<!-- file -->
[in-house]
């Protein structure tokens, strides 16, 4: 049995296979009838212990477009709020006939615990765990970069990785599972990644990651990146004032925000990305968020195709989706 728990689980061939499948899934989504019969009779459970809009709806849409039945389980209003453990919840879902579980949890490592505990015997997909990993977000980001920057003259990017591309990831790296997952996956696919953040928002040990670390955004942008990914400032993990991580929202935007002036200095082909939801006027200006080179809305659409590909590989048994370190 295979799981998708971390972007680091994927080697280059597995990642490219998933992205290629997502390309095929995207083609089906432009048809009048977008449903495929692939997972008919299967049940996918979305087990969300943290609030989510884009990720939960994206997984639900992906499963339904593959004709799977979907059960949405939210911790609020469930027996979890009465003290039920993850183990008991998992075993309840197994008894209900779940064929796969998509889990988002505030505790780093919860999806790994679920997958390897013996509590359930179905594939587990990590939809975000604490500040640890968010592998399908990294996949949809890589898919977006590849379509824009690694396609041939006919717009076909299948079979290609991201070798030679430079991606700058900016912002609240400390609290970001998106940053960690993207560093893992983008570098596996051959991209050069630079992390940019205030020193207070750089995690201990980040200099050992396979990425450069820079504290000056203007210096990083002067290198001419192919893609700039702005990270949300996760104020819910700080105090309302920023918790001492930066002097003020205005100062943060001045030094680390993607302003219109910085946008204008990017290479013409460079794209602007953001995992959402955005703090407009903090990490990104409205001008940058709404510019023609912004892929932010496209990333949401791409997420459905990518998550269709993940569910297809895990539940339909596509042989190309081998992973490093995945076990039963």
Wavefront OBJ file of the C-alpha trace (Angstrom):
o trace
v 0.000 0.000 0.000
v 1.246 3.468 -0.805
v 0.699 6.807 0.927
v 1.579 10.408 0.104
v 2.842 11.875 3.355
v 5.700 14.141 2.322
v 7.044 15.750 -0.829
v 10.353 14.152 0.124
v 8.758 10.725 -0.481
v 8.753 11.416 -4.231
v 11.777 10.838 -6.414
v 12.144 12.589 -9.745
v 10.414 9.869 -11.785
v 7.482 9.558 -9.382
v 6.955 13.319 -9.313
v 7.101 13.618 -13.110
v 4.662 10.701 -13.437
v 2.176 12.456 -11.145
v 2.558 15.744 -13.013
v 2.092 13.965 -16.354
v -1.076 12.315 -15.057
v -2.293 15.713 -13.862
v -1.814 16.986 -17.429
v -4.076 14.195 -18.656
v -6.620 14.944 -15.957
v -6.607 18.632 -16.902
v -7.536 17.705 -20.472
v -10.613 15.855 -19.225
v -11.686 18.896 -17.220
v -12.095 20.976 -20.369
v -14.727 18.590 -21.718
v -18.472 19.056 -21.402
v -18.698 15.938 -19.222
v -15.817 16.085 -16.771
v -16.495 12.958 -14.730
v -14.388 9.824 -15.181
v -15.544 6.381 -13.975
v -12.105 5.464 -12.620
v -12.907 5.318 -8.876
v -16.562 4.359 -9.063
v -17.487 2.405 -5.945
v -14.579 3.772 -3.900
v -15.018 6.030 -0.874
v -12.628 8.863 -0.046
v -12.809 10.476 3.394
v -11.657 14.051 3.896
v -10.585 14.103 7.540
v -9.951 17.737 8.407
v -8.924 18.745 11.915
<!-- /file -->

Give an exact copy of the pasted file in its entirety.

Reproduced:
[in-house]
């Protein structure tokens, strides 16, 4: 049995296979009838212990477009709020006939615990765990970069990785599972990644990651990146004032925000990305968020195709989706 728990689980061939499948899934989504019969009779459970809009709806849409039945389980209003453990919840879902579980949890490592505990015997997909990993977000980001920057003259990017591309990831790296997952996956696919953040928002040990670390955004942008990914400032993990991580929202935007002036200095082909939801006027200006080179809305659409590909590989048994370190 295979799981998708971390972007680091994927080697280059597995990642490219998933992205290629997502390309095929995207083609089906432009048809009048977008449903495929692939997972008919299967049940996918979305087990969300943290609030989510884009990720939960994206997984639900992906499963339904593959004709799977979907059960949405939210911790609020469930027996979890009465003290039920993850183990008991998992075993309840197994008894209900779940064929796969998509889990988002505030505790780093919860999806790994679920997958390897013996509590359930179905594939587990990590939809975000604490500040640890968010592998399908990294996949949809890589898919977006590849379509824009690694396609041939006919717009076909299948079979290609991201070798030679430079991606700058900016912002609240400390609290970001998106940053960690993207560093893992983008570098596996051959991209050069630079992390940019205030020193207070750089995690201990980040200099050992396979990425450069820079504290000056203007210096990083002067290198001419192919893609700039702005990270949300996760104020819910700080105090309302920023918790001492930066002097003020205005100062943060001045030094680390993607302003219109910085946008204008990017290479013409460079794209602007953001995992959402955005703090407009903090990490990104409205001008940058709404510019023609912004892929932010496209990333949401791409997420459905990518998550269709993940569910297809895990539940339909596509042989190309081998992973490093995945076990039963």
Wavefront OBJ file of the C-alpha trace (Angstrom):
o trace
v 0.000 0.000 0.000
v 1.246 3.468 -0.805
v 0.699 6.807 0.927
v 1.579 10.408 0.104
v 2.842 11.875 3.355
v 5.700 14.141 2.322
v 7.044 15.750 -0.829
v 10.353 14.152 0.124
v 8.758 10.725 -0.481
v 8.753 11.416 -4.231
v 11.777 10.838 -6.414
v 12.144 12.589 -9.745
v 10.414 9.869 -11.785
v 7.482 9.558 -9.382
v 6.955 13.319 -9.313
v 7.101 13.618 -13.110
v 4.662 10.701 -13.437
v 2.176 12.456 -11.145
v 2.558 15.744 -13.013
v 2.092 13.965 -16.354
v -1.076 12.315 -15.057
v -2.293 15.713 -13.862
v -1.814 16.986 -17.429
v -4.076 14.195 -18.656
v -6.620 14.944 -15.957
v -6.607 18.632 -16.902
v -7.536 17.705 -20.472
v -10.613 15.855 -19.225
v -11.686 18.896 -17.220
v -12.095 20.976 -20.369
v -14.727 18.590 -21.718
v -18.472 19.056 -21.402
v -18.698 15.938 -19.222
v -15.817 16.085 -16.771
v -16.495 12.958 -14.730
v -14.388 9.824 -15.181
v -15.544 6.381 -13.975
v -12.105 5.464 -12.620
v -12.907 5.318 -8.876
v -16.562 4.359 -9.063
v -17.487 2.405 -5.945
v -14.579 3.772 -3.900
v -15.018 6.030 -0.874
v -12.628 8.863 -0.046
v -12.809 10.476 3.394
v -11.657 14.051 3.896
v -10.585 14.103 7.540
v -9.951 17.737 8.407
v -8.924 18.745 11.915